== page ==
Random Content: From Invisible to Visible
“Informal conversation creates affinity through greetings, jokes, gossip, polite inquiries, and ‘chatter’ of low substantive content” (Nardi, 2005). Steven describes instant message exchanges with weak ties from his school and swimming club, “you don’t talk to people you don’t know that well, you don’t get into a detailed conversation with them, you kinda go ‘hey, what’s up?’ then they like say, ‘oh cool’; its totally random stuff, not anything that’s absolutely important.”
Bonnie Nardi (2005) argues that low-content informal instant messages and mobile messages are exchanged to renew bonds rather than develop new ones. Youth in our study use these exchanges to negotiate early stages of friendships, if a relationship is established, the role of instant messaging and mobile messaging shifts from relationship creation to renewal.
Figure 2. Screen image of Kim displaying “random stuff”.
Social visibility often begins with face-to-face interaction through a classroom assignment, extra curricular activity, or a mutual friend. If initial social contact is made online, it is usually at the suggestion of a mutual friend. Introductions are followed by random short online exchanges. “Random”, in the context of our participants’ descriptions, is a synonym for low-content exchanges. Random, seemingly un-important chatter is part of the social process used to incrementally make visible otherwise invisible social connections.
Once a relationship is established, random online chatter becomes part of hanging out. “Can you help me not get bored?” asks Kim (9). “I chat about random stuff sometimes when it is with [scrolls down a chat session and points to names of friends] and we talk, we have TFKs, its homework, so we talk about it and we help each other out. This is random stuff [scrolling down a long chat that was on/off for a period of an hour].” (figure 2)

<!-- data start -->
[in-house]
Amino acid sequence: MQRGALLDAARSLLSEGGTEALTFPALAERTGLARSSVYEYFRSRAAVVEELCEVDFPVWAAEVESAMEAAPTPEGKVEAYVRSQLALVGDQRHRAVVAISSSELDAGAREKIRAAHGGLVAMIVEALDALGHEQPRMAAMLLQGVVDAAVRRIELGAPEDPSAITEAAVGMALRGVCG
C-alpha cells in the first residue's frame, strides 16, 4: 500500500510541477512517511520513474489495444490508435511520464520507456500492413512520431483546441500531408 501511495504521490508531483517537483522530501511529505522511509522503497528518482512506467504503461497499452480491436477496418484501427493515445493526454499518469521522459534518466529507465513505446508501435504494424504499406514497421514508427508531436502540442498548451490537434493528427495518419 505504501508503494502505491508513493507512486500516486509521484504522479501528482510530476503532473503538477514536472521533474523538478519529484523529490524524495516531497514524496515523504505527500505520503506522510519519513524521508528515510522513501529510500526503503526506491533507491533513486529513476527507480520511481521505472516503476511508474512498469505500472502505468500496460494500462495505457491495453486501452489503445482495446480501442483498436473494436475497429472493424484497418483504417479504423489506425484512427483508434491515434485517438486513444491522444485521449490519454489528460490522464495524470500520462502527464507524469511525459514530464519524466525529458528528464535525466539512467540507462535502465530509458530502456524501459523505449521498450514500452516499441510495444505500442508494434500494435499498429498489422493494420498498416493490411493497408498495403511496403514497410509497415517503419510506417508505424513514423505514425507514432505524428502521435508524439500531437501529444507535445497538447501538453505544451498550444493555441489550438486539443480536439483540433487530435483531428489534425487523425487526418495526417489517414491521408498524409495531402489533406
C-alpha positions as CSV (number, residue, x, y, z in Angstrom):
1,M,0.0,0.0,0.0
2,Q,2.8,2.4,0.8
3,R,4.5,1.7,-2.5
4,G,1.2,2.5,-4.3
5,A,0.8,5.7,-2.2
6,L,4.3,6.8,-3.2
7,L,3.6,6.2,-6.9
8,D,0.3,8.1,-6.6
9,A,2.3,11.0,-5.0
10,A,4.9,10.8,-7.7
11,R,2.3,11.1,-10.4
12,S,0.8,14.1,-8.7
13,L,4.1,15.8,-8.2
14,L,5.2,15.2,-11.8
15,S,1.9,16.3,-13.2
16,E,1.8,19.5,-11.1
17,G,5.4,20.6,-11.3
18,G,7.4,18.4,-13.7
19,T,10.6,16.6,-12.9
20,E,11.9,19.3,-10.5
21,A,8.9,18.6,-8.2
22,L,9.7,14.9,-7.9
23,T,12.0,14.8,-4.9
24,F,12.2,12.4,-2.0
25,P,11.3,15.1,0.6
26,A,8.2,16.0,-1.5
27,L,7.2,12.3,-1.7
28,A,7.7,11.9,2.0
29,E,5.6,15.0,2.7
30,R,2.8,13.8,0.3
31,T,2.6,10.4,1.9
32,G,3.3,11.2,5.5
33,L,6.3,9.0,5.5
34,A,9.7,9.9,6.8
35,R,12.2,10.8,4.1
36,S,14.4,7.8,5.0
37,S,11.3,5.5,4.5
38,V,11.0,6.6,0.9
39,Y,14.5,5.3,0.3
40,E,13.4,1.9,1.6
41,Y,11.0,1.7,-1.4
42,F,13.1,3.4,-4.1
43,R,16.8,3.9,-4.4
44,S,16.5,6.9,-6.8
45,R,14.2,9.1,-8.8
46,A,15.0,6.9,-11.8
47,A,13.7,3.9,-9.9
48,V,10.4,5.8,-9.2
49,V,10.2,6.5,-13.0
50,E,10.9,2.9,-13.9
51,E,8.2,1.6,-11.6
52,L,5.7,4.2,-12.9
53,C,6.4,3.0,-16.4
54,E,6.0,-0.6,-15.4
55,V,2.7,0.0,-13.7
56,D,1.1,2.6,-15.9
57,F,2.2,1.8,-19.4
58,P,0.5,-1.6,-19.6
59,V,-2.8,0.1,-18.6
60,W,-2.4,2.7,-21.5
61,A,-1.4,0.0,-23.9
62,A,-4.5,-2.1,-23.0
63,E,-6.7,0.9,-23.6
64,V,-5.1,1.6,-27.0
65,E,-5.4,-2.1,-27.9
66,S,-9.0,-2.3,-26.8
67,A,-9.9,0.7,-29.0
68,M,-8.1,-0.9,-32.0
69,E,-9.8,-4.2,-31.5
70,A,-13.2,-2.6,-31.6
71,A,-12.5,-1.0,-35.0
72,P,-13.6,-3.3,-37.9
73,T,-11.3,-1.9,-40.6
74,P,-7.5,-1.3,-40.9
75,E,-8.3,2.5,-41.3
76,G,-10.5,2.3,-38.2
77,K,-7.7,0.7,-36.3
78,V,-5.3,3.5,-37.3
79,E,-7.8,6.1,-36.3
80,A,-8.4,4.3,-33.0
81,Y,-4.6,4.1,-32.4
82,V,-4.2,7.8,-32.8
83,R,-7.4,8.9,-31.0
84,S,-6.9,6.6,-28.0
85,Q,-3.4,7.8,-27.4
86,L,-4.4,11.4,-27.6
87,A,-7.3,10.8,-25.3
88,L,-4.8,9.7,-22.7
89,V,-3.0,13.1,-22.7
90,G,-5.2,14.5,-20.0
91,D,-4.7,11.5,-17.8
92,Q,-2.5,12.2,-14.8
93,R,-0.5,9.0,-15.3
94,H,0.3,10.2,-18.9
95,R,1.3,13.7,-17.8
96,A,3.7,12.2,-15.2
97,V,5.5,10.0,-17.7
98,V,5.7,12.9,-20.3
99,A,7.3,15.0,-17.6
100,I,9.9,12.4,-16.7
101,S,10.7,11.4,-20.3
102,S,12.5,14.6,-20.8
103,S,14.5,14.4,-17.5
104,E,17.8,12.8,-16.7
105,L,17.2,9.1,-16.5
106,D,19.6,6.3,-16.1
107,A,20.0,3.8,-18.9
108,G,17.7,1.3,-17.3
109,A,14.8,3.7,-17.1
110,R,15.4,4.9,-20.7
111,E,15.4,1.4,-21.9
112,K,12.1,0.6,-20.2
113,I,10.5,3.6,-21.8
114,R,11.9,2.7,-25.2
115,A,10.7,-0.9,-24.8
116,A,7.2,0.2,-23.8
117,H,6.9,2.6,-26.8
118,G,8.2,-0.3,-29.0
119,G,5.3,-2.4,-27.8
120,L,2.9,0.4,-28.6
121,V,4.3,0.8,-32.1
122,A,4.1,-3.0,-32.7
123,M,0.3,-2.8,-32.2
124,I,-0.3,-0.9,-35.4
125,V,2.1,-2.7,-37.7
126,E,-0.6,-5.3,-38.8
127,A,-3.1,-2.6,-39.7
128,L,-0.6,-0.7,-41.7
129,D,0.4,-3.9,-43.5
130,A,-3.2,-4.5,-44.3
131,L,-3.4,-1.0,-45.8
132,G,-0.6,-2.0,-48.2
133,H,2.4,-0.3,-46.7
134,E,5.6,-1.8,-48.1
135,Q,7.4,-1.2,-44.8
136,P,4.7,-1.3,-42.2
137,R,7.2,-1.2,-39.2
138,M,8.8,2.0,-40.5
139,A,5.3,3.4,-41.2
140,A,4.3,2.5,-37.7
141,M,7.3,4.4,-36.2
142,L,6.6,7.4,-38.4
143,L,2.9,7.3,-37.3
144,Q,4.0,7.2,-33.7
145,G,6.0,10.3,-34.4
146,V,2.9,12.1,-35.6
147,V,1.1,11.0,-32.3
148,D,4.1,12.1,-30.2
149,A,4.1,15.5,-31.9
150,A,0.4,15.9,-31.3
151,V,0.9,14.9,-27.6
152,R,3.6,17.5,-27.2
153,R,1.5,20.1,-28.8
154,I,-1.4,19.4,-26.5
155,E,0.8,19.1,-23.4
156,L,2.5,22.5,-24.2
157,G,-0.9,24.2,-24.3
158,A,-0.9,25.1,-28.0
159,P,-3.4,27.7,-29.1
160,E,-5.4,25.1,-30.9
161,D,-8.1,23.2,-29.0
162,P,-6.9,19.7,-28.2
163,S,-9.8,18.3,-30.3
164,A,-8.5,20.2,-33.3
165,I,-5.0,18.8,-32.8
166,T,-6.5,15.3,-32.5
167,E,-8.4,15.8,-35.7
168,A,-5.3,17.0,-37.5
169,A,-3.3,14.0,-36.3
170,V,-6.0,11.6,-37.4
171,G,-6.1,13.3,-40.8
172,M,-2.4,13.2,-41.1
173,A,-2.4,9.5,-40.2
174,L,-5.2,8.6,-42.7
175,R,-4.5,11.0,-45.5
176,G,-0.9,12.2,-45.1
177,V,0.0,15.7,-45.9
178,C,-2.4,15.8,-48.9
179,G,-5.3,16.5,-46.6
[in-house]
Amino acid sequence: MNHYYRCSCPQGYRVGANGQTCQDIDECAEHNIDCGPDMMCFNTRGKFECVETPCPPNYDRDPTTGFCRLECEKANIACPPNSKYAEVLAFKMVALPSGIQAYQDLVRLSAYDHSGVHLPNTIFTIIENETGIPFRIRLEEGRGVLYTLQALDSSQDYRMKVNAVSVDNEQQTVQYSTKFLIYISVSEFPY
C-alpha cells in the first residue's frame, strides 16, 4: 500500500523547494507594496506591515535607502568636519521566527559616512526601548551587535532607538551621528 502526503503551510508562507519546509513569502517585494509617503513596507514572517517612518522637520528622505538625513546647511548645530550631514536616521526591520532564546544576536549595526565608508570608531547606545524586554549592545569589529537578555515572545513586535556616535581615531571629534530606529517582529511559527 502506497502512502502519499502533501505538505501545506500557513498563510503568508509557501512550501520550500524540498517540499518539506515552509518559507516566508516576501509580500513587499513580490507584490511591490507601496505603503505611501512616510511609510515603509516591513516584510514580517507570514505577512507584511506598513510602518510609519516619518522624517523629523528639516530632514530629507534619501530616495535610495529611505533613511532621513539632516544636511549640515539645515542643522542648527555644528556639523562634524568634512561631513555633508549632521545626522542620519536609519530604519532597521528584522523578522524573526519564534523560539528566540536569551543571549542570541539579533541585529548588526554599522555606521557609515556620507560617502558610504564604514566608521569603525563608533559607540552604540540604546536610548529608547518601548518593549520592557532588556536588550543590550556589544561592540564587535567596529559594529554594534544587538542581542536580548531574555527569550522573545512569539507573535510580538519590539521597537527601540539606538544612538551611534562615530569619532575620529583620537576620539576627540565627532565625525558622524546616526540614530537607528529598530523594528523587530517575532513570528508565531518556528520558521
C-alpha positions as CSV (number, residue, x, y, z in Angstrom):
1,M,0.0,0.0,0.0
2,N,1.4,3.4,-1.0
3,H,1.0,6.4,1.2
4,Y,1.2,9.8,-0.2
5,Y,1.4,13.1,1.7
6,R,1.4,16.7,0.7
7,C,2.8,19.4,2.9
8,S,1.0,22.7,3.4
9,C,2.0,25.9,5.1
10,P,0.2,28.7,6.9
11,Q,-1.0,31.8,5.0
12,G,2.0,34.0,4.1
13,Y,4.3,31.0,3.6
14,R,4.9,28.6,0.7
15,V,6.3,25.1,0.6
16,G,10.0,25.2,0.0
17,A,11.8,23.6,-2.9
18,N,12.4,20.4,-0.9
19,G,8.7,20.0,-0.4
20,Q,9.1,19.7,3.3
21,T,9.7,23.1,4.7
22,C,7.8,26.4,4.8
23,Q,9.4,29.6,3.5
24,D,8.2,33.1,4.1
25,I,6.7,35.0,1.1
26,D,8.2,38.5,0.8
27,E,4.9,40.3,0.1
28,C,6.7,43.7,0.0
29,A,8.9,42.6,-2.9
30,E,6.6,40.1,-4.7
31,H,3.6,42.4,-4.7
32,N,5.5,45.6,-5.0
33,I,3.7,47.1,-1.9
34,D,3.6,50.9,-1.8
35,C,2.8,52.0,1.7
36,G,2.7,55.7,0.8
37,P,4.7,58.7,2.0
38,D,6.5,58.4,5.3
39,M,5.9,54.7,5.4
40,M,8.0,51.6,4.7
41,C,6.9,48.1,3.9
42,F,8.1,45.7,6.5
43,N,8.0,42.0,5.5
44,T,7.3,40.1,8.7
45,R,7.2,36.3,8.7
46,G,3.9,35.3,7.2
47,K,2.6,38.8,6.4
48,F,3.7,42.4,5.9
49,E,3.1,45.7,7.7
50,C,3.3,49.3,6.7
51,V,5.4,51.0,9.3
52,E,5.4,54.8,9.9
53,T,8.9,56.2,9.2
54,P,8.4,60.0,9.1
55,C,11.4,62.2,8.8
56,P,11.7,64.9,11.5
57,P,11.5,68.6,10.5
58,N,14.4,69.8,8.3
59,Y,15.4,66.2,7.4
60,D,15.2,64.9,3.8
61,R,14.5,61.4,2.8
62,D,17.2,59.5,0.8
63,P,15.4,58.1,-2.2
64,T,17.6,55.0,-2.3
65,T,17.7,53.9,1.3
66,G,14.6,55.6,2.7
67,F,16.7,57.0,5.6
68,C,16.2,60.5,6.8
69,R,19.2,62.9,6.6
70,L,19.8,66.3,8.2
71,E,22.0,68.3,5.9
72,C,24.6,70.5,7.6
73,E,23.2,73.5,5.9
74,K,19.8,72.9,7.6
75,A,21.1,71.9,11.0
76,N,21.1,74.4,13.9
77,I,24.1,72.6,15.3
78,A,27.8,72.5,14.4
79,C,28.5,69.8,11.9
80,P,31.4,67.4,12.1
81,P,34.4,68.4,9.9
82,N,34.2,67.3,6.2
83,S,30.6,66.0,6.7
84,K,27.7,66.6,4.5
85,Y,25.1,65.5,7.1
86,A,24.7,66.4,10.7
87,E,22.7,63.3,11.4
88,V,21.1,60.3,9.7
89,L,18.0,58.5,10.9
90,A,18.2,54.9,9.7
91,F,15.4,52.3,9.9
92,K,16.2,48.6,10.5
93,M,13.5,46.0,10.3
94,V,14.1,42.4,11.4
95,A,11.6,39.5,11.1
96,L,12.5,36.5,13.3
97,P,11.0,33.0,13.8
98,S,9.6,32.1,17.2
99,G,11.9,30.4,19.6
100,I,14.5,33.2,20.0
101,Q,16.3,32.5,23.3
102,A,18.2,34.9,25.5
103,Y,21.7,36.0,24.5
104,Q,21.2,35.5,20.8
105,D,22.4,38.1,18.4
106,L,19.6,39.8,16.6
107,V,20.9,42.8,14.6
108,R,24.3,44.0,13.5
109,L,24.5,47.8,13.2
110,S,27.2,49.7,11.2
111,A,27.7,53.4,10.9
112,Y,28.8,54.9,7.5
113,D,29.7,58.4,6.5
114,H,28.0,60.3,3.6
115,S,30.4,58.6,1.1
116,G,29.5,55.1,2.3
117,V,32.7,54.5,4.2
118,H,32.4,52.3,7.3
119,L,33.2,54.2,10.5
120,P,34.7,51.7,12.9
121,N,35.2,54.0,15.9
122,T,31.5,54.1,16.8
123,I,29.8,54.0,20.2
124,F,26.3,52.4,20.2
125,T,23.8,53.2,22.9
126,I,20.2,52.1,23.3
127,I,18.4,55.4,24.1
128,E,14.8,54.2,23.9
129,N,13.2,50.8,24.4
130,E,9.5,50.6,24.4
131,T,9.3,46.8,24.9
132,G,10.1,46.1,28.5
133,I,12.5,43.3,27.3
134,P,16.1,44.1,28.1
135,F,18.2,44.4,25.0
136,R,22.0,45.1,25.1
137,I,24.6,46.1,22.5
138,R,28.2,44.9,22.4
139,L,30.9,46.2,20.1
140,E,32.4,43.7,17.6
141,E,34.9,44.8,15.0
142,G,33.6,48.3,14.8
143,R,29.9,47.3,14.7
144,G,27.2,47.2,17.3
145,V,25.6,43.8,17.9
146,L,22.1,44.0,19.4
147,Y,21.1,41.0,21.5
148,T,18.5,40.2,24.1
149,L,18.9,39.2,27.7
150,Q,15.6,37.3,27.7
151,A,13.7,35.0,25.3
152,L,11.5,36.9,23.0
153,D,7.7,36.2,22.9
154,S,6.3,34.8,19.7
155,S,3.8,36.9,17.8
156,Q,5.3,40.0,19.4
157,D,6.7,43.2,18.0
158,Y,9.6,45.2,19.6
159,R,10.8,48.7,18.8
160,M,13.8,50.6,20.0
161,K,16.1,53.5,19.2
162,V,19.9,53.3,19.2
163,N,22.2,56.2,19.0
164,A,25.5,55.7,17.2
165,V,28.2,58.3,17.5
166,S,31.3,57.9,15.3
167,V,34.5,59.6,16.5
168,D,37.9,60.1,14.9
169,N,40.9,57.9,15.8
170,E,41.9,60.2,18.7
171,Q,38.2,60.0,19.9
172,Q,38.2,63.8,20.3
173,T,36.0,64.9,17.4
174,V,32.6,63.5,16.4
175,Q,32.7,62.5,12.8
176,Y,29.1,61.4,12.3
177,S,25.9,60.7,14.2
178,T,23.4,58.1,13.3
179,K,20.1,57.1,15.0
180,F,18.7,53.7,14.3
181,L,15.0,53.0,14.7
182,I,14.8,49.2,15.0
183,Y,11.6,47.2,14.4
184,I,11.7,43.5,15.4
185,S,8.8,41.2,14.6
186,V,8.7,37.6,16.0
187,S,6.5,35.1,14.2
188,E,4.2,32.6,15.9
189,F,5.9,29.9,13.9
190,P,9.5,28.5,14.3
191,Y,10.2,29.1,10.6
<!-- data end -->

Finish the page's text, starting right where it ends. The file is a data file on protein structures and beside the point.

Activity (of Choice)
Circle of Friend’s Activity map describes an interest unique to each participant. All of our participants identified activities located outside the bounds of their school’s environment: competitive swimming, soccer, tennis, School of Rock, etc. These activities may extended individual mobility beyond local boundaries and introduce participants to new peers with a shared interest in a particular activity. Kathi traveled to California for a soccer tournament, Steve and his brother traveled within Oregon to participate in a competitive swim league. Most contacts from this category stay within the domain of the activity, we saw few contacts appearing on both the Activity map and Online map. Contacts from an extra curricular activity that were entered into instant message and mobile contact lists enabled participants to aggregate relationships distributed across multiple social and physical geographies together as a single visual group of friends.